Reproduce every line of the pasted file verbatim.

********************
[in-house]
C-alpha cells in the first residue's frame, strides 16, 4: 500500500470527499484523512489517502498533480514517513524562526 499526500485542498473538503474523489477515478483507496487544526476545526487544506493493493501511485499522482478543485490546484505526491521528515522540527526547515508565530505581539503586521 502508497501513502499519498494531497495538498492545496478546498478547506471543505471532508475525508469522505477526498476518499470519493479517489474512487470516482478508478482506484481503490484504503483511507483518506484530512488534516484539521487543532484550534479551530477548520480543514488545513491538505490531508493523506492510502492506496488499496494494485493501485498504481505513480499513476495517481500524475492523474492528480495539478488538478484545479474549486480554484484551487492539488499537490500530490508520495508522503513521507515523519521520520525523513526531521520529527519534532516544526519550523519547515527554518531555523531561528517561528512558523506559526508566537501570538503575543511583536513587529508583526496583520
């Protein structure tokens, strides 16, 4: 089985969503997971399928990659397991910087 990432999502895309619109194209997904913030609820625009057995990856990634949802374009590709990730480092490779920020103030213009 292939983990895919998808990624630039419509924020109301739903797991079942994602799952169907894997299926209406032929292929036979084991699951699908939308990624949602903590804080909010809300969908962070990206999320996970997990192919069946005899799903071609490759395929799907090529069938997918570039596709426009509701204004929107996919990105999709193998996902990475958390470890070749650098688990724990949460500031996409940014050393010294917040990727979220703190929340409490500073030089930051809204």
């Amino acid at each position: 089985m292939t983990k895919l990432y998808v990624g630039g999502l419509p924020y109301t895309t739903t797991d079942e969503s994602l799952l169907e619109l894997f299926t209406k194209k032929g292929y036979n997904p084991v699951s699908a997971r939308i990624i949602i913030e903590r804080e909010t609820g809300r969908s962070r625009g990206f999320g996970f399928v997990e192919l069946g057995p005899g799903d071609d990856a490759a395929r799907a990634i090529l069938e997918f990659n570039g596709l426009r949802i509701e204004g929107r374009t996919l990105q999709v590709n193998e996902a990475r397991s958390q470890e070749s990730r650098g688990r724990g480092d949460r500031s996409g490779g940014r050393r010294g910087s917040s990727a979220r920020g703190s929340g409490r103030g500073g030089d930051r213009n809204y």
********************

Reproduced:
[in-house]
C-alpha cells in the first residue's frame, strides 16, 4: 500500500470527499484523512489517502498533480514517513524562526 499526500485542498473538503474523489477515478483507496487544526476545526487544506493493493501511485499522482478543485490546484505526491521528515522540527526547515508565530505581539503586521 502508497501513502499519498494531497495538498492545496478546498478547506471543505471532508475525508469522505477526498476518499470519493479517489474512487470516482478508478482506484481503490484504503483511507483518506484530512488534516484539521487543532484550534479551530477548520480543514488545513491538505490531508493523506492510502492506496488499496494494485493501485498504481505513480499513476495517481500524475492523474492528480495539478488538478484545479474549486480554484484551487492539488499537490500530490508520495508522503513521507515523519521520520525523513526531521520529527519534532516544526519550523519547515527554518531555523531561528517561528512558523506559526508566537501570538503575543511583536513587529508583526496583520
């Protein structure tokens, strides 16, 4: 089985969503997971399928990659397991910087 990432999502895309619109194209997904913030609820625009057995990856990634949802374009590709990730480092490779920020103030213009 292939983990895919998808990624630039419509924020109301739903797991079942994602799952169907894997299926209406032929292929036979084991699951699908939308990624949602903590804080909010809300969908962070990206999320996970997990192919069946005899799903071609490759395929799907090529069938997918570039596709426009509701204004929107996919990105999709193998996902990475958390470890070749650098688990724990949460500031996409940014050393010294917040990727979220703190929340409490500073030089930051809204």
């Amino acid at each position: 089985m292939t983990k895919l990432y998808v990624g630039g999502l419509p924020y109301t895309t739903t797991d079942e969503s994602l799952l169907e619109l894997f299926t209406k194209k032929g292929y036979n997904p084991v699951s699908a997971r939308i990624i949602i913030e903590r804080e909010t609820g809300r969908s962070r625009g990206f999320g996970f399928v997990e192919l069946g057995p005899g799903d071609d990856a490759a395929r799907a990634i090529l069938e997918f990659n570039g596709l426009r949802i509701e204004g929107r374009t996919l990105q999709v590709n193998e996902a990475r397991s958390q470890e070749s990730r650098g688990r724990g480092d949460r500031s996409g490779g940014r050393r010294g910087s917040s990727a979220r920020g703190s929340g409490r103030g500073g030089d930051r213009n809204y």